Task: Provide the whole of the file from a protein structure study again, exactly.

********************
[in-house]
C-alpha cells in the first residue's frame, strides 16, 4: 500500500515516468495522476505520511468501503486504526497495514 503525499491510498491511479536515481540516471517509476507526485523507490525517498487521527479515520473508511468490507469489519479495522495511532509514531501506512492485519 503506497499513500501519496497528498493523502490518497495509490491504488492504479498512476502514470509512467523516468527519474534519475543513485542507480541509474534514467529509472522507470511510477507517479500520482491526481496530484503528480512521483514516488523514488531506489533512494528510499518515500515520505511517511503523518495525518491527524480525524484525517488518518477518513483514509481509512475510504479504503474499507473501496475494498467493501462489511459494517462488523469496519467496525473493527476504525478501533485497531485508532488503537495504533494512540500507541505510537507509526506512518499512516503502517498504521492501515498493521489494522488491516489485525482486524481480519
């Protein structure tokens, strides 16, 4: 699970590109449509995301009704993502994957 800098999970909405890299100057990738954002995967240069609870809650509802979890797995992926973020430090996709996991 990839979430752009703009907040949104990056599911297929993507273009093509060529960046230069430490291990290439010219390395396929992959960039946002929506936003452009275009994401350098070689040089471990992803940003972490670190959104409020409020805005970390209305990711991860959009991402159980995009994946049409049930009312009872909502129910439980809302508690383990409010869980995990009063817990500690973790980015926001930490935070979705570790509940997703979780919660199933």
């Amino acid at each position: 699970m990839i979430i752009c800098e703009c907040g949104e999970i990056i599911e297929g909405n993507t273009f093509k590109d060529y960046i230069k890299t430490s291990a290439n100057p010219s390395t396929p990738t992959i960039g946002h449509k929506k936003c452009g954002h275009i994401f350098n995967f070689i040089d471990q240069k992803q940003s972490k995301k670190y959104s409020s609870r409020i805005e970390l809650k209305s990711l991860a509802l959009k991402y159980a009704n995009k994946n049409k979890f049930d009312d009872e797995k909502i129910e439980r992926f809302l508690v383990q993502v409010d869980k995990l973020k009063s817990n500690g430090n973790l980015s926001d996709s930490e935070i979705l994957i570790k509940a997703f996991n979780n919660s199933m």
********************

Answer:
[in-house]
C-alpha cells in the first residue's frame, strides 16, 4: 500500500515516468495522476505520511468501503486504526497495514 503525499491510498491511479536515481540516471517509476507526485523507490525517498487521527479515520473508511468490507469489519479495522495511532509514531501506512492485519 503506497499513500501519496497528498493523502490518497495509490491504488492504479498512476502514470509512467523516468527519474534519475543513485542507480541509474534514467529509472522507470511510477507517479500520482491526481496530484503528480512521483514516488523514488531506489533512494528510499518515500515520505511517511503523518495525518491527524480525524484525517488518518477518513483514509481509512475510504479504503474499507473501496475494498467493501462489511459494517462488523469496519467496525473493527476504525478501533485497531485508532488503537495504533494512540500507541505510537507509526506512518499512516503502517498504521492501515498493521489494522488491516489485525482486524481480519
């Protein structure tokens, strides 16, 4: 699970590109449509995301009704993502994957 800098999970909405890299100057990738954002995967240069609870809650509802979890797995992926973020430090996709996991 990839979430752009703009907040949104990056599911297929993507273009093509060529960046230069430490291990290439010219390395396929992959960039946002929506936003452009275009994401350098070689040089471990992803940003972490670190959104409020409020805005970390209305990711991860959009991402159980995009994946049409049930009312009872909502129910439980809302508690383990409010869980995990009063817990500690973790980015926001930490935070979705570790509940997703979780919660199933």
């Amino acid at each position: 699970m990839i979430i752009c800098e703009c907040g949104e999970i990056i599911e297929g909405n993507t273009f093509k590109d060529y960046i230069k890299t430490s291990a290439n100057p010219s390395t396929p990738t992959i960039g946002h449509k929506k936003c452009g954002h275009i994401f350098n995967f070689i040089d471990q240069k992803q940003s972490k995301k670190y959104s409020s609870r409020i805005e970390l809650k209305s990711l991860a509802l959009k991402y159980a009704n995009k994946n049409k979890f049930d009312d009872e797995k909502i129910e439980r992926f809302l508690v383990q993502v409010d869980k995990l973020k009063s817990n500690g430090n973790l980015s926001d996709s930490e935070i979705l994957i570790k509940a997703f996991n979780n919660s199933m």